An Adelaide Irish family is praying for a heart transplant to save their three-year-old who has endured five open heart surgeries to alleviate his rare conditions.
David Hope Glass was transferred to Melbourne’s Royal Children’s Hospital in May, where he is reliant on a pacemaker, mechanical valve and heart failure treatment drug Milrinone to keep his tiny heart beating.
With just one quarter of David’s heart properly functioning, his parents remain hopeful for a “miracle”, with his Irish father Liam Glass saying the family had placed their trust in God since finding out about David’s condition when his mother Cindy Glass was 20 weeks pregnant.
“We want to show what faith and hope can do, and hopefully one day David can tell people,” he said.
David’s list of medical conditions is long and complex, from Atrioventricular and Ventricular Septal Defects which have left holes in the walls separating the chambers of his heart, to Pulmonary Stenosis, characterised by an obstruction of the flow of blood from the right heart ventricle to the lungs.
An appeal in his name has raised more than $8,000 through Go Fund Me, leaving his parents overwhelmed by the kindness of friends and strangers.
Melbourne’s Irish Australian Support and Research Bureau has also helped the family while they have been in Melbourne.
The money is intended to relieve pressure on the family, with both parents left unable to work as they care for their first-born.
David was placed on the waiting list for a donor heart this year, his father explaining, “It’s the only option.”
According to Transplant Australia, patients needing a heart transplant commonly wait nine or more months for a suitable organ donation.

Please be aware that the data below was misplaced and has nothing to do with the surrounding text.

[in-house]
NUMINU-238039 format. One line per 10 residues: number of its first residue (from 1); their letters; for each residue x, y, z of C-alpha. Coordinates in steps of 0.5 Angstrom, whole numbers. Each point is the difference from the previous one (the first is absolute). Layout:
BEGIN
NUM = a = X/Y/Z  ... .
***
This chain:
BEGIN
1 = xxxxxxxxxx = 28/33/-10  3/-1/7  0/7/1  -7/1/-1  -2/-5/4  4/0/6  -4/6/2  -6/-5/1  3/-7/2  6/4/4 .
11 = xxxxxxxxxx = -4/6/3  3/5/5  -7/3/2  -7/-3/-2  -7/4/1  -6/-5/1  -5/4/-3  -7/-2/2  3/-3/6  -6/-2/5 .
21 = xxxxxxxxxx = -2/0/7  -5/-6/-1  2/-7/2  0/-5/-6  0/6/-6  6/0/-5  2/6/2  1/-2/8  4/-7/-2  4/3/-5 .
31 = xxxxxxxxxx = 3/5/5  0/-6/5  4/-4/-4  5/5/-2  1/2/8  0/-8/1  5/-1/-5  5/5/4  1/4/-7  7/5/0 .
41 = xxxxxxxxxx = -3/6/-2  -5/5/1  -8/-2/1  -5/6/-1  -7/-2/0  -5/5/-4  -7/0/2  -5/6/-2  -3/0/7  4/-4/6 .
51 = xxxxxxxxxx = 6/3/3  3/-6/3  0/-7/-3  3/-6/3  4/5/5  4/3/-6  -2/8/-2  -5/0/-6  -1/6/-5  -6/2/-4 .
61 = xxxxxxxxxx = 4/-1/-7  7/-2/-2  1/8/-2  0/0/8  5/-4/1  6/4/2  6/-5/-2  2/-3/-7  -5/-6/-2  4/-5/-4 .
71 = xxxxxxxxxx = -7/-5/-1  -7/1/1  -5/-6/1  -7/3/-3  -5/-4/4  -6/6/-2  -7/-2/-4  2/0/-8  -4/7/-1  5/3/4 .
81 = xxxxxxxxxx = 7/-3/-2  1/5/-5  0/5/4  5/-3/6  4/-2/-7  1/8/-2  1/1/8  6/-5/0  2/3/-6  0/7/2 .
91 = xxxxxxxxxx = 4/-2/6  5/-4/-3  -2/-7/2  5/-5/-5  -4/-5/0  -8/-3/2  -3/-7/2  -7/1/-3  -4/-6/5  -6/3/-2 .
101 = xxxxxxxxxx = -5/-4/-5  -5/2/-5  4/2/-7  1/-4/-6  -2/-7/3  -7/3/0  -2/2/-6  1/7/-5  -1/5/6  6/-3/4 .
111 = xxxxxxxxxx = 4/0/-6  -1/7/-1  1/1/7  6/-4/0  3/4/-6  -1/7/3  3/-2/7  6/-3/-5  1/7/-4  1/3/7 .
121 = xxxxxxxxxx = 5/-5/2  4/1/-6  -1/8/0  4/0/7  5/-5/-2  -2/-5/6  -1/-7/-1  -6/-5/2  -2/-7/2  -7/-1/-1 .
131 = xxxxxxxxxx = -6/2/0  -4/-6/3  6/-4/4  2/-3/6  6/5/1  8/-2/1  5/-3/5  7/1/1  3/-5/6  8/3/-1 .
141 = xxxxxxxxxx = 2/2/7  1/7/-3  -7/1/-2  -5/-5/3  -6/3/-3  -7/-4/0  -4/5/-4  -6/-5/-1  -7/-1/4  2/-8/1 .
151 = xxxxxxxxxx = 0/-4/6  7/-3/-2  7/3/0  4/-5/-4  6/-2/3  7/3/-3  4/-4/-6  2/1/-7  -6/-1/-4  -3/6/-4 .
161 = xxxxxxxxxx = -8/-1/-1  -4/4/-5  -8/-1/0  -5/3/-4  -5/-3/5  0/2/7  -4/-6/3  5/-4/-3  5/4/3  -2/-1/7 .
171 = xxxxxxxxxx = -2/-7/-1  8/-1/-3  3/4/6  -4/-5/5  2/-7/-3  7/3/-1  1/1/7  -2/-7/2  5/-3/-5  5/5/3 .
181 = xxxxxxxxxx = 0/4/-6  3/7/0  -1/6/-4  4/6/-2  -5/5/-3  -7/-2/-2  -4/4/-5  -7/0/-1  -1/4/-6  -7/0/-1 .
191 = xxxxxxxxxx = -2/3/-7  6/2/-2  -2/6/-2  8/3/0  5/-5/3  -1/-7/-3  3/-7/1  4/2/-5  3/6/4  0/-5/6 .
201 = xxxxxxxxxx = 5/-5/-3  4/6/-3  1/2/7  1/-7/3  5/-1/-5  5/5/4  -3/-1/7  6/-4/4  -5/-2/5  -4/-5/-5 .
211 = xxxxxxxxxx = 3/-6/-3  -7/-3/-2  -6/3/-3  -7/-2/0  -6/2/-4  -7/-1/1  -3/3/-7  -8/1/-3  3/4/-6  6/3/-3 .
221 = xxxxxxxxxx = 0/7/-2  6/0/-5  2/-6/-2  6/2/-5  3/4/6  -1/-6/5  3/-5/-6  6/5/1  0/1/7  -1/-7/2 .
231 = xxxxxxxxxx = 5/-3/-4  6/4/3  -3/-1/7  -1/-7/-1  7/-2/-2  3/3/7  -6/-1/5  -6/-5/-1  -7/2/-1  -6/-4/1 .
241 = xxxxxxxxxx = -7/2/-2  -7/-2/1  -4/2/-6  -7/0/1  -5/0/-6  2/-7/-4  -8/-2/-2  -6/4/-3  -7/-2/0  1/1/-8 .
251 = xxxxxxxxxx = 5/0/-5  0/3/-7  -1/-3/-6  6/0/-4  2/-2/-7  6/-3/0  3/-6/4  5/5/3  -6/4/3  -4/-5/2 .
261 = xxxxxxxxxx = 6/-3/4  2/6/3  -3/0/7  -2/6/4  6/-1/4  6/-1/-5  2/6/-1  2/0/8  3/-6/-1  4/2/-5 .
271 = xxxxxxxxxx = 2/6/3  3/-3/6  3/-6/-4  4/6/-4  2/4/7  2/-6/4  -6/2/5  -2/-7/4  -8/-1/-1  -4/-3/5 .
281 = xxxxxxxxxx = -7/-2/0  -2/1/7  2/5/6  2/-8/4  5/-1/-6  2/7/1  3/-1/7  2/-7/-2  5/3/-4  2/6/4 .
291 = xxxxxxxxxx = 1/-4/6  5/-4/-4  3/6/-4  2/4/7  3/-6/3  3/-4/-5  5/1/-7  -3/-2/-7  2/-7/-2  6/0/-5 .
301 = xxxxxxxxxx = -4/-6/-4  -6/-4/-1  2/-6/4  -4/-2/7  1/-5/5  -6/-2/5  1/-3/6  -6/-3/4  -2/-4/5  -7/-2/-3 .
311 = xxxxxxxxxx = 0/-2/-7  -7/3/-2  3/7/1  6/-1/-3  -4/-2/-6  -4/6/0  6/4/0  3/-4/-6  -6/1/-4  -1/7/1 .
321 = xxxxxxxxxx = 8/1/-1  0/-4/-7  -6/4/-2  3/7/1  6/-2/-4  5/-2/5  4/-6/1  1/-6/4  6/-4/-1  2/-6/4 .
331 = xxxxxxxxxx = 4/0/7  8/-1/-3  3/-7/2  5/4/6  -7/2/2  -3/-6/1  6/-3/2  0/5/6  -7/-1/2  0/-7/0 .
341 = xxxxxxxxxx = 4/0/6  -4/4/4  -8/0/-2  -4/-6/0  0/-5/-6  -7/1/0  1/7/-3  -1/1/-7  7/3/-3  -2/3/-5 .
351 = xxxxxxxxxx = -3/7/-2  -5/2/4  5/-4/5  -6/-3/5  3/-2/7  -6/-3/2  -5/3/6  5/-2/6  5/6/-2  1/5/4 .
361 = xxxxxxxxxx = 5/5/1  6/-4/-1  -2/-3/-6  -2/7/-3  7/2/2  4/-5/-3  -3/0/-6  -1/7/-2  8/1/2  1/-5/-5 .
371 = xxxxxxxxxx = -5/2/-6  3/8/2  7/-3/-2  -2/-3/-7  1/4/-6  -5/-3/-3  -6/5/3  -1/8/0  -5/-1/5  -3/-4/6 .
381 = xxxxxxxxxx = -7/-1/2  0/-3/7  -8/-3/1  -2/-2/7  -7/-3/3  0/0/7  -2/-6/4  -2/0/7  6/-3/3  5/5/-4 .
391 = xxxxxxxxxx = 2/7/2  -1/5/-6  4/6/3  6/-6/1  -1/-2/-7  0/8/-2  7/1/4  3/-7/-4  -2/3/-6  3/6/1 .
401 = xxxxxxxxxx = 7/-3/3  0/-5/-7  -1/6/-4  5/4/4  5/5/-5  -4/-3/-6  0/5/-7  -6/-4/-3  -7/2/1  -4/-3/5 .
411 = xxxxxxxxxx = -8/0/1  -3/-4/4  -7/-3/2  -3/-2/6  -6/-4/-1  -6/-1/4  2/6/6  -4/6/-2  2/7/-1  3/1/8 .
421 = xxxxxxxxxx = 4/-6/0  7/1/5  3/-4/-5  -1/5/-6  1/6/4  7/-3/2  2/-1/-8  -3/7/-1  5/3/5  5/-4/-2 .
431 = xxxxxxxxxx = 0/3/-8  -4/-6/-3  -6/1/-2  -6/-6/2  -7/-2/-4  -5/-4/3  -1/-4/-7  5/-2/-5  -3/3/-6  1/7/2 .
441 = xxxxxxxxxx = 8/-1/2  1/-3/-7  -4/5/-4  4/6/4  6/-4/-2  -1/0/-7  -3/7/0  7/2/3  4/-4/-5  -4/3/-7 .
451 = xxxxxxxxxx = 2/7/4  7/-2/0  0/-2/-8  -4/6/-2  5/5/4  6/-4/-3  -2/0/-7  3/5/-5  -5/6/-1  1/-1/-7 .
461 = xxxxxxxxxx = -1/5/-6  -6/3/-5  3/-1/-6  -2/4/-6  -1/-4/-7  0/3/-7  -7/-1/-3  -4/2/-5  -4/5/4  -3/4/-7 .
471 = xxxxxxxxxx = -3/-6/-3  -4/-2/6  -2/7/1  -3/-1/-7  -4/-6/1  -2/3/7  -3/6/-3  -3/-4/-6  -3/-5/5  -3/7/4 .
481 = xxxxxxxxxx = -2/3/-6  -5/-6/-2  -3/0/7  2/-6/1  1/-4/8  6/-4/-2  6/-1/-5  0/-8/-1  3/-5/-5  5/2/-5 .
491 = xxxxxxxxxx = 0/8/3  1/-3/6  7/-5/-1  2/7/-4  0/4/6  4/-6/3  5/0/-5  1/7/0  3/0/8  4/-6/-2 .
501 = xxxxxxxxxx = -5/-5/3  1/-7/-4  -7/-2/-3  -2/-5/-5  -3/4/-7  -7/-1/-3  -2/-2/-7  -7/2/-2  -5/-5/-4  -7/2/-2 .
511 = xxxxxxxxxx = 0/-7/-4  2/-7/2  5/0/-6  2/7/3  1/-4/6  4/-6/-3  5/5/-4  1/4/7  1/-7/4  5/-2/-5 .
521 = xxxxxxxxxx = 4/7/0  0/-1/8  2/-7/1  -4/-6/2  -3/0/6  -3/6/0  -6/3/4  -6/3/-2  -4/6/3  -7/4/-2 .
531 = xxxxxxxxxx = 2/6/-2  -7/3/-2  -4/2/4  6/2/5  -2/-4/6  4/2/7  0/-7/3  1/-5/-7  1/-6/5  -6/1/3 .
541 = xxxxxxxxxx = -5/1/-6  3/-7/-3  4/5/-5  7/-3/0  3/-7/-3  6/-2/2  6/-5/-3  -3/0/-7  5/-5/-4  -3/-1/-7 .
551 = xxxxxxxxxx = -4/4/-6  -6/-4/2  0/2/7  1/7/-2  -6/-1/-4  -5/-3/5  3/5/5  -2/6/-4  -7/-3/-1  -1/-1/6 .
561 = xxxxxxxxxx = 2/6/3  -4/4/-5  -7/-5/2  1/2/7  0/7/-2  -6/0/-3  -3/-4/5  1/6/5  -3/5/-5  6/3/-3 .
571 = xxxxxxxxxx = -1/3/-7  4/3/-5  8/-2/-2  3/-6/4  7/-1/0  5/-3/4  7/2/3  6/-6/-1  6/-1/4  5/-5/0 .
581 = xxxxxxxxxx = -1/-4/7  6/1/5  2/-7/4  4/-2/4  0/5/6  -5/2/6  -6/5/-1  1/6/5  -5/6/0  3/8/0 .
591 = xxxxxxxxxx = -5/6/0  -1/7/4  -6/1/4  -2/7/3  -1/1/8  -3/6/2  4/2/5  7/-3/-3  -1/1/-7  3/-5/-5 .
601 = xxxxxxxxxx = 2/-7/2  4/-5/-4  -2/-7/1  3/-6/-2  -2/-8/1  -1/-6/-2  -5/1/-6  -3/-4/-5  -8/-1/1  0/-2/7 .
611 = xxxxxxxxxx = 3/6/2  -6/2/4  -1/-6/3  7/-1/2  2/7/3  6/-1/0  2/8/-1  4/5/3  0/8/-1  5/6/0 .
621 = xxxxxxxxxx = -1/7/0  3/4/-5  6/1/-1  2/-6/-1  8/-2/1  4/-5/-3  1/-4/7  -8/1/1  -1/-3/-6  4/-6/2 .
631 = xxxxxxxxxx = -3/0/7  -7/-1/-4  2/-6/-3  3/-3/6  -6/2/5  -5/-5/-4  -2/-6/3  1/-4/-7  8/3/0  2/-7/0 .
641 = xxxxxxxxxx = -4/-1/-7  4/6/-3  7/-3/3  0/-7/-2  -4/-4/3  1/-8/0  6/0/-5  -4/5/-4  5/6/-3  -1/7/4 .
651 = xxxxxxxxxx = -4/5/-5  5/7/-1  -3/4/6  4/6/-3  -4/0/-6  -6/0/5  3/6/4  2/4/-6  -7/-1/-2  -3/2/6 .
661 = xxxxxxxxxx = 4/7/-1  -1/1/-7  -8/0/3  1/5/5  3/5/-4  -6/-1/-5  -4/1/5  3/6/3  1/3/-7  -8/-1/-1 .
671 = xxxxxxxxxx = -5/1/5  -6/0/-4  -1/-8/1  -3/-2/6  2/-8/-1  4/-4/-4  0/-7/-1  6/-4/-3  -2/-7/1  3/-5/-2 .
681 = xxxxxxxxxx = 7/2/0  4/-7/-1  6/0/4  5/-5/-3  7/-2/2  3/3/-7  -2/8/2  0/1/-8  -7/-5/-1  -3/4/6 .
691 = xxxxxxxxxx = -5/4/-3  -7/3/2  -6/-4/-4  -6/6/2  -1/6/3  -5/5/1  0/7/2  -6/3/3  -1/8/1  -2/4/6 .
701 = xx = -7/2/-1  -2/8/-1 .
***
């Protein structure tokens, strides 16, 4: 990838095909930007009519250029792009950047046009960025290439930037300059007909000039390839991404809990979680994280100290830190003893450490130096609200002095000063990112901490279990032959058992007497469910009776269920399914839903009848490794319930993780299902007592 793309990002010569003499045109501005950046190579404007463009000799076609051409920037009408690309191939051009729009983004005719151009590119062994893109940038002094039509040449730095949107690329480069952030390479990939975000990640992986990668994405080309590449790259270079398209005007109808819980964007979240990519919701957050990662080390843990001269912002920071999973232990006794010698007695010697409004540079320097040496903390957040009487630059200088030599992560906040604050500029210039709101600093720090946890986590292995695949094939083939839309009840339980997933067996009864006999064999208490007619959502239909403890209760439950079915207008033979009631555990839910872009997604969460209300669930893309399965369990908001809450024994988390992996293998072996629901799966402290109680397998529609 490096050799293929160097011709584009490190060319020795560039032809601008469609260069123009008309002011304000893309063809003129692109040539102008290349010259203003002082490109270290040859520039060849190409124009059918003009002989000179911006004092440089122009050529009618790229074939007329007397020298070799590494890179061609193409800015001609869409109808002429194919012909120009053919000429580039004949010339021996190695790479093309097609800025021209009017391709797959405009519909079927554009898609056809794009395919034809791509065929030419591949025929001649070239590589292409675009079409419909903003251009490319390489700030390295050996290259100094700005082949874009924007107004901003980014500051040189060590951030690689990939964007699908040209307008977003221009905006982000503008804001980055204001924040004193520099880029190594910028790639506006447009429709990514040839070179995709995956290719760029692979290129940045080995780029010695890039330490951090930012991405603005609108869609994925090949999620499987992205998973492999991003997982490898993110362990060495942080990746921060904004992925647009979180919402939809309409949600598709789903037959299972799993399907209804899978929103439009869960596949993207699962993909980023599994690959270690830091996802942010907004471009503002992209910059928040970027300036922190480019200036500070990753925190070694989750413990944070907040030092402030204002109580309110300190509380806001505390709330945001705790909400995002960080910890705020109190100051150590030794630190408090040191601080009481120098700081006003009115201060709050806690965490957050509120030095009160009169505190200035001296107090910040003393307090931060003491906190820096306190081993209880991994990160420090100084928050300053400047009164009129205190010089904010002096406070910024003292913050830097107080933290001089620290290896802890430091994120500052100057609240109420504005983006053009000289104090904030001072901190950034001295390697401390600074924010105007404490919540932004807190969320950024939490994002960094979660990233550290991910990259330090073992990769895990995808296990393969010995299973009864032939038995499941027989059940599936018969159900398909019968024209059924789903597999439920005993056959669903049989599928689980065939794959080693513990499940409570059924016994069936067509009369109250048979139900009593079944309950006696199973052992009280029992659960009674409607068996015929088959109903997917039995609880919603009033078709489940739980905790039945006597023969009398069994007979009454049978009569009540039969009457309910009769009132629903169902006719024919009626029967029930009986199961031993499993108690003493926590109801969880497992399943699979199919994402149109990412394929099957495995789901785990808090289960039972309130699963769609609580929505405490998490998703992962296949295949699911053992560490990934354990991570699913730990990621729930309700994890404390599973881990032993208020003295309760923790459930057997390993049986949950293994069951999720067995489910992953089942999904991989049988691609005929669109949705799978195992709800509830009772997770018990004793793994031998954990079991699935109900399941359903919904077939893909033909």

Patients can often depend on Milrinone for years, but it is difficult to predict how long it will be effective for each individual, leaving David’s parents and doctors in the dark as to the urgency of a transplant.
While most children with severe heart failure can use a mechanical heart device known as a VAD until a transplant is undertaken, this option would likely be fatal for David due to the increased risks associated with having only one working ventricle.
Despite being in a state his father described as sickly stable, David is otherwise like any other child his age.
He adores his little sister Bella who keeps him company in the hospital, and is obsessed with the children’s show Mister Maker, with starring actor Phil Gallagher recently showering his young fan with signed gifts.
“He’s a happy, humble wee boy,” said Mr Glass.
David (so named for the young faithful who defeated the mighty Goliath) has his own battle ahead as he awaits a donor heart, but Mr Glass believes his son is in the best hands after he pulled through a recent surgery against all odds.
The Glass family had been told to hope for the best but prepare for the worst.
“The surgeon came out crying and said God got me through that...we’ve been praying for the hands helping David.
“I said, ‘now you’re speaking my language’.”
If you would like to donate to the appeal, visit Go Fund Me.
The Glass family thank Adrienne Myszka for providing photography free of charge.